Chardonnay is the most commonly produced white grape cultivar in the world today. It is a cross between the Pinot family and a nearly extinct variety called Gouais Blanc.
Melon blanc, Pinot blanc Chardonnay, Pinot Chardonnay or Weisser Clevner.
Production in South Africa
While the cultivar had been in the country for a long time, production only really took off after improved plant material became available in the 1970s. Up until then, cuttings had to be made from vines that were heavily infested with virus.
Frustrated with the slow rate at which government was importing and releasing new planting material, a group of ten farmers decided to take matters into their own hands. Between 1973 and the early 1980s, the group smuggled plant material into South Africa, in their underpants, suitcases, laundry and even in unchartered planes.
They collected French plant material at the wine school, Geissenheim, in Germany, where Danie De Wet, their ringleader, was a former student. De Wet, who farms at Dewetshof in Robertson, was the first to smuggle new Chardonnay plant material into the country in 1973.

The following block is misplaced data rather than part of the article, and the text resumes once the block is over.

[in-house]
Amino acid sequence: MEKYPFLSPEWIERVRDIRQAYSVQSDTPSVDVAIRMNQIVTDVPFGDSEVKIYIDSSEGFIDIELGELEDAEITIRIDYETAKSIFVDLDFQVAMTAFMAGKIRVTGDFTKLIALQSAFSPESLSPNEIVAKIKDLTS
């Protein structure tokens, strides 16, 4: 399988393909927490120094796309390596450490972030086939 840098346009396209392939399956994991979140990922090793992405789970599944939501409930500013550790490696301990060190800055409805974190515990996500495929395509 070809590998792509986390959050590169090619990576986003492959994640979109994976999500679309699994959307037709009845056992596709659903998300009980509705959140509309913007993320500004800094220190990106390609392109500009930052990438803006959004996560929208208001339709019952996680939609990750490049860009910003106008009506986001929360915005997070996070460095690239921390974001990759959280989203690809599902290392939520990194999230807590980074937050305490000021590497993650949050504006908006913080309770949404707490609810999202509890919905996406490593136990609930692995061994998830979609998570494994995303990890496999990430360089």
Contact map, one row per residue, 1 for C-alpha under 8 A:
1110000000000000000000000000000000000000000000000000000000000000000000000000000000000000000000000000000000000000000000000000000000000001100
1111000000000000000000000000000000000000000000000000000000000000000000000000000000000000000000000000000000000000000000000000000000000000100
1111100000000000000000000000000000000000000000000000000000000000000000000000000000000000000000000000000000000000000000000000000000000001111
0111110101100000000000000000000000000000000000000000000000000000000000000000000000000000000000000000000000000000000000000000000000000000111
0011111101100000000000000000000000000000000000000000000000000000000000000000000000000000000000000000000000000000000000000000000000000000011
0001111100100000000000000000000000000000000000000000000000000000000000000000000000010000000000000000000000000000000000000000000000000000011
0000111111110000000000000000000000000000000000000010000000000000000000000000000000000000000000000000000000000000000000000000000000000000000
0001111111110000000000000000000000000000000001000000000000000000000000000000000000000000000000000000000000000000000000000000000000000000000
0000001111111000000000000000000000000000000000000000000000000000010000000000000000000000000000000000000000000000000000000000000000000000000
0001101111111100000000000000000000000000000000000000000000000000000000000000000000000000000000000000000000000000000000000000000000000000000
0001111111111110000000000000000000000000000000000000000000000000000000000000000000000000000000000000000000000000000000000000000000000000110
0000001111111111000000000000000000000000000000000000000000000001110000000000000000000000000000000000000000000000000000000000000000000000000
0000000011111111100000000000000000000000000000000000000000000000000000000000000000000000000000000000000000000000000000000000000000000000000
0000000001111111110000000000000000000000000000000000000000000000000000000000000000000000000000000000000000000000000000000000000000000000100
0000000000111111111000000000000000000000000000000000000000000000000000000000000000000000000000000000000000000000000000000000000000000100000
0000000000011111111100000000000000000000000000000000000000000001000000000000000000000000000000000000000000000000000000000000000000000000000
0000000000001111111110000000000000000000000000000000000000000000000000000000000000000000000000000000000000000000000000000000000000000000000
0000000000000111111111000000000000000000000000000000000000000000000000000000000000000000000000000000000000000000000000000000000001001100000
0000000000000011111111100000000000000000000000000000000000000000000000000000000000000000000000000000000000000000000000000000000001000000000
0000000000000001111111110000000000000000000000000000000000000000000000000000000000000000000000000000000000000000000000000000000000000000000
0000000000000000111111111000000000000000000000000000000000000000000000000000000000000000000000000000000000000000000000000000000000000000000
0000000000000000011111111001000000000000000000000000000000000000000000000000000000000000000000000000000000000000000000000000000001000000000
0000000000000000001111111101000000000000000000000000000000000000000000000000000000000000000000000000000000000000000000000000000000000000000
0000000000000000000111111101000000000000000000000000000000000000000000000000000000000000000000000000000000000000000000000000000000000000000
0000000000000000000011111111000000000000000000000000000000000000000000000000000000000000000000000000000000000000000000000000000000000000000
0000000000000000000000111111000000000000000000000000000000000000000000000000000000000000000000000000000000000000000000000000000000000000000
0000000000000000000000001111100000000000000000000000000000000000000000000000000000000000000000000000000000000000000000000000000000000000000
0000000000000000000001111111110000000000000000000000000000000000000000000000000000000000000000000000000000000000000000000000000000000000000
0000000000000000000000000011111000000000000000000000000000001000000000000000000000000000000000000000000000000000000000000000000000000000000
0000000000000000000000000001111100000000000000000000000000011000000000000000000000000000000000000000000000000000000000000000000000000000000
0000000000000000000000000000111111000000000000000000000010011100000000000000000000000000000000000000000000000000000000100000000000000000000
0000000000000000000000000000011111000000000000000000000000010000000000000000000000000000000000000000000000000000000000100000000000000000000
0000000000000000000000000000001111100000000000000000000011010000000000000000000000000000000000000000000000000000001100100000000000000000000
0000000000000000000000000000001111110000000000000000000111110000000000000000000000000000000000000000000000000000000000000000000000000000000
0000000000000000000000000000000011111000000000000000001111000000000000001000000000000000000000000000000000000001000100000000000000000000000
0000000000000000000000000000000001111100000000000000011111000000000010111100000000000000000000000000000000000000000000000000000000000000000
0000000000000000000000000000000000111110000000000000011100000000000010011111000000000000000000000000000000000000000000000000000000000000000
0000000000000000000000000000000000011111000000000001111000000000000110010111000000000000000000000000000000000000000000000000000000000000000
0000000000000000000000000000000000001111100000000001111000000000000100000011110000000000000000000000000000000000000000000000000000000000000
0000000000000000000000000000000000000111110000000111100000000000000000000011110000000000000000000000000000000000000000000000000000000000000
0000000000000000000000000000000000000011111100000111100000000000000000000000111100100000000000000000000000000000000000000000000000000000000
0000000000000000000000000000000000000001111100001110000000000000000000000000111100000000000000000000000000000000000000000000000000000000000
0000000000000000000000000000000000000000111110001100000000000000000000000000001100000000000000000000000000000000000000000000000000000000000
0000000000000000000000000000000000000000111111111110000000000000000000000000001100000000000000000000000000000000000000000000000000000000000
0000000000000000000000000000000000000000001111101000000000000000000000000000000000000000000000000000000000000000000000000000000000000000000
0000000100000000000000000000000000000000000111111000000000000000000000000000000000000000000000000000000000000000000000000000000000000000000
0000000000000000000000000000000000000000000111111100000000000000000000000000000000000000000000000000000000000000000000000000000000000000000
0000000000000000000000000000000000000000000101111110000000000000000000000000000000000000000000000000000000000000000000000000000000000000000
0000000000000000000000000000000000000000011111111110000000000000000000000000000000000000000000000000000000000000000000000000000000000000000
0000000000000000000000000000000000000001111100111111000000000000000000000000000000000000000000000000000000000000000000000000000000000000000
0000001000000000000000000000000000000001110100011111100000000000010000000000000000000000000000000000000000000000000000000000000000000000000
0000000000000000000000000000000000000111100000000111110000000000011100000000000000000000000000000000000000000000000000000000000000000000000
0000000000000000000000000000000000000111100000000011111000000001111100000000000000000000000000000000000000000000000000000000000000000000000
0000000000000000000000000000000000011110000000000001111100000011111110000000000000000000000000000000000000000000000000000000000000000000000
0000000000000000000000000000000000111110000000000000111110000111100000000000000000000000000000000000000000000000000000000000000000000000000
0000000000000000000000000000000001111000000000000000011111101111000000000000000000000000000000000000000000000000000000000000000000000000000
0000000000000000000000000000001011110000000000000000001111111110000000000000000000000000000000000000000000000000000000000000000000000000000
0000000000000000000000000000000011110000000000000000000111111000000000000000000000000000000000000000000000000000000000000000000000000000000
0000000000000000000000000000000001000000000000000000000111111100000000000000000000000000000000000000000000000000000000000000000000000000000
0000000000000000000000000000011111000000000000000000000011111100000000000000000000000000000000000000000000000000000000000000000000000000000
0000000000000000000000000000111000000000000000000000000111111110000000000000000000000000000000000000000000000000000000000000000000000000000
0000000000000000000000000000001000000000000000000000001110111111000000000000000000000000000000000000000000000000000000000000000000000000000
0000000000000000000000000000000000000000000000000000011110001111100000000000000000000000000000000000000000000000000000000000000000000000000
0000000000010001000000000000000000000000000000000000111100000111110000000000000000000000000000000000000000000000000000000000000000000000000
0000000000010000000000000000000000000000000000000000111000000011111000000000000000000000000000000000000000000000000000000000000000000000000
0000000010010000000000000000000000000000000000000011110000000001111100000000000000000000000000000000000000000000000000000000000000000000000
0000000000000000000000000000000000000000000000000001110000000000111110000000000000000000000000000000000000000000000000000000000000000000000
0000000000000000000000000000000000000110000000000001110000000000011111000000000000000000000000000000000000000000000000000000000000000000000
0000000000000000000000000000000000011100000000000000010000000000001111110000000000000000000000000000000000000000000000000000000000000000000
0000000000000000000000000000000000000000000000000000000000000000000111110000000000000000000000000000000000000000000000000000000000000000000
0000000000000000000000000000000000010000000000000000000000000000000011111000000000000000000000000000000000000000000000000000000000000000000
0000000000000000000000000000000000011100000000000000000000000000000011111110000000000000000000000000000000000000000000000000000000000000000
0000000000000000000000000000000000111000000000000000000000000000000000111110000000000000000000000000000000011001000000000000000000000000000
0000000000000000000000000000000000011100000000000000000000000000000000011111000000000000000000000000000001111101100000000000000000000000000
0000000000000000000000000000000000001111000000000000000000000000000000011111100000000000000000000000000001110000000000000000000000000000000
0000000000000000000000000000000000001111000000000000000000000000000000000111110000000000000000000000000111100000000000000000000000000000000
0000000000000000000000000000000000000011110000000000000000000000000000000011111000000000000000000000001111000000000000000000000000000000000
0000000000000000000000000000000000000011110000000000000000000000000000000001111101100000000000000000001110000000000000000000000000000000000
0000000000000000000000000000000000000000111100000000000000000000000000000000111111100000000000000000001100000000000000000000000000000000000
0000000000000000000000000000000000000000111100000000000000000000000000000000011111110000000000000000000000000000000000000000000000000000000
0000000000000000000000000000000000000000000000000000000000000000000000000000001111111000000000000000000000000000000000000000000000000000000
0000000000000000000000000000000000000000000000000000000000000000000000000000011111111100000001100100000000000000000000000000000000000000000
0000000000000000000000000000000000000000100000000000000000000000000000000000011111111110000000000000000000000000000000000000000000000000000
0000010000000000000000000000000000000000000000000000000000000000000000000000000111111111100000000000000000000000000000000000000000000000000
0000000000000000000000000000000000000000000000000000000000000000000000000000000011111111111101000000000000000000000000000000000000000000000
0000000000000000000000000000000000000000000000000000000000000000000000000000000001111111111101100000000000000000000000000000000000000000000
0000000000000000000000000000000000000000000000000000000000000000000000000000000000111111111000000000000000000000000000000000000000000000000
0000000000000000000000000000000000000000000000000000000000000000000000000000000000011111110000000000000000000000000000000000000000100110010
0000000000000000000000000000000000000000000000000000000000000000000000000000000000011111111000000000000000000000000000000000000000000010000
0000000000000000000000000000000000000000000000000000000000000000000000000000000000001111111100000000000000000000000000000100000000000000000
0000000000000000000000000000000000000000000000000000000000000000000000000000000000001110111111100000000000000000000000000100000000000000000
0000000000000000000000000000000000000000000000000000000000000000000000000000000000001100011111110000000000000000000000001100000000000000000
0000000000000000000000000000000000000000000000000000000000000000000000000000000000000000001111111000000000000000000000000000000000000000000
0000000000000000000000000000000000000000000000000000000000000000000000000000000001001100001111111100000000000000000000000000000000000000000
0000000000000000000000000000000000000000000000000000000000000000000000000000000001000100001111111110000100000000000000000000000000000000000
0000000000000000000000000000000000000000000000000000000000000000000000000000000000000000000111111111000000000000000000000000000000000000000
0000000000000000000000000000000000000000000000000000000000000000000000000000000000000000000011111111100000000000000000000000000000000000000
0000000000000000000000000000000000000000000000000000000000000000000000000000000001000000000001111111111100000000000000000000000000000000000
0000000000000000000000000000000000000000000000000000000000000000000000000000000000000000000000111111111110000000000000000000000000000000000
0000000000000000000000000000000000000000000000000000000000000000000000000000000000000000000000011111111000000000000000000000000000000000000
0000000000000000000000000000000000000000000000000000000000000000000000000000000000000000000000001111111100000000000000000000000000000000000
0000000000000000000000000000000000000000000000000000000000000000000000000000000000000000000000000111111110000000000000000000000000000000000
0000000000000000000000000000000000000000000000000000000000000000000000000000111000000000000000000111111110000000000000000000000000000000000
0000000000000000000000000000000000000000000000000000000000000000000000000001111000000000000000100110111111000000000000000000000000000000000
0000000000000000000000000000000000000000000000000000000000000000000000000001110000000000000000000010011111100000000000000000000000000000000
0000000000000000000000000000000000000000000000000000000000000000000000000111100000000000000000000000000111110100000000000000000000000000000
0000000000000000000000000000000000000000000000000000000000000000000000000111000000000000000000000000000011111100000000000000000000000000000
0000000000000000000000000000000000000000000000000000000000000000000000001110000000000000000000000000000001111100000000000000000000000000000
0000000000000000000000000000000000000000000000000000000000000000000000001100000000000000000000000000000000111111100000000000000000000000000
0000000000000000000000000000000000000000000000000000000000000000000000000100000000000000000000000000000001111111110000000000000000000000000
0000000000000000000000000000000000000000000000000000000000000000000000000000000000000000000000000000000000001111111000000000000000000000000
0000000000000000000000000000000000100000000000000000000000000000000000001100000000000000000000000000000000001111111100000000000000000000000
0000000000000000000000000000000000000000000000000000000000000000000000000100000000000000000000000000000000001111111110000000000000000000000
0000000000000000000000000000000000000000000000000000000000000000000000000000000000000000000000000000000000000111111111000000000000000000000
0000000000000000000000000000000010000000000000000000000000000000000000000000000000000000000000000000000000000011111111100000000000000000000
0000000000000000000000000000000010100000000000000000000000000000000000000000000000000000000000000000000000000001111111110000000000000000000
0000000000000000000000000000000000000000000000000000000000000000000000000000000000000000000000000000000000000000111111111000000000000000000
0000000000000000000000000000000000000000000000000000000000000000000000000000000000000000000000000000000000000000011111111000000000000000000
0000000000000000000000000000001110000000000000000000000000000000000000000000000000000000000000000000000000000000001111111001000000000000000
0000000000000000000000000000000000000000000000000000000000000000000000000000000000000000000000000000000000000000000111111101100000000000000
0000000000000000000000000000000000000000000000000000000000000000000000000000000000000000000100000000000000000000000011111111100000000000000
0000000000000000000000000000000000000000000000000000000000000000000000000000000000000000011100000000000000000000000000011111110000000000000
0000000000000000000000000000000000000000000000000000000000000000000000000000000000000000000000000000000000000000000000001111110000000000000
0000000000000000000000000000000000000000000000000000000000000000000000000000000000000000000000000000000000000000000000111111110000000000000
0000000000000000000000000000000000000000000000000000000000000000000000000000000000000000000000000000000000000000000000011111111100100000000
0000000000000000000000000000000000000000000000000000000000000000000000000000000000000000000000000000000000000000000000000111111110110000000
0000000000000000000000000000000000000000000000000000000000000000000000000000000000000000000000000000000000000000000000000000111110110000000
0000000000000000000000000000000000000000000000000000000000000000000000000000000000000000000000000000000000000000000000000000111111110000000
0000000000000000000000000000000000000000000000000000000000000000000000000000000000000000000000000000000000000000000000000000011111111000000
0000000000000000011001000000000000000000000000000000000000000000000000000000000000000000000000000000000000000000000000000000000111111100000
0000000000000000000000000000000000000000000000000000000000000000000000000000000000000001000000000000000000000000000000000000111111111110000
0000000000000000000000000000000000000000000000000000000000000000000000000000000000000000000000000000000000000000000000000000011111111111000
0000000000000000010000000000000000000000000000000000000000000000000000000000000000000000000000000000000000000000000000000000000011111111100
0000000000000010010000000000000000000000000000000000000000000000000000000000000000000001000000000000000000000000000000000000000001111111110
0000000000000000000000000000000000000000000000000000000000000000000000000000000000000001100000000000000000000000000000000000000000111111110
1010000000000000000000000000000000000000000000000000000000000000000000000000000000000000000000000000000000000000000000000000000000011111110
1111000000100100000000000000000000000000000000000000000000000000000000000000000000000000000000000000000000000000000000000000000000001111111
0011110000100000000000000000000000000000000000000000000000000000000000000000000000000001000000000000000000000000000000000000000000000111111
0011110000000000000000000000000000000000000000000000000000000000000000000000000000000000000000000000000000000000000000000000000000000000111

Chardonnay is produced in all the wine making regions of South Africa, with Robertson, Paarl, Stellenbosch, the Breedekloof and Swartland boosting the largest areas under production.
The cultivar is a medium grower, with a yield potential of 5t/ha to 9t/ha.
Early, during the first half of February.
Berries are small, round with a pale green to yellow colour. The skin is thin, tough and transparent, while the fresh is soft and juicy.
Leaves are medium sized, slightly lobed, thick, with convex edges.
Pests and Diseases
Moderately sensitive to downy mildew and botrytis. The vines thrive under cooler winter temperatures and mild summer temperatures. Early ripening helps to reduce the impact of hot climatic conditions on production.
It is used as single varietal wooded or unwooded wine or to produce some of South Africa’s top sparking wines. It is often blended with Sauvignon blanc.
The character of wines produced by this cultivar depends on climatic conditions and the soil. While the cultivar adapts well to most soil types, chalk, clay and limestone are said to be the best. Flavours range from fruity to tropical, herbal, vanilla, butter and cinnamon. The wines have a golden colour and a velvety feel in the mouth.
By Glenneis Kriel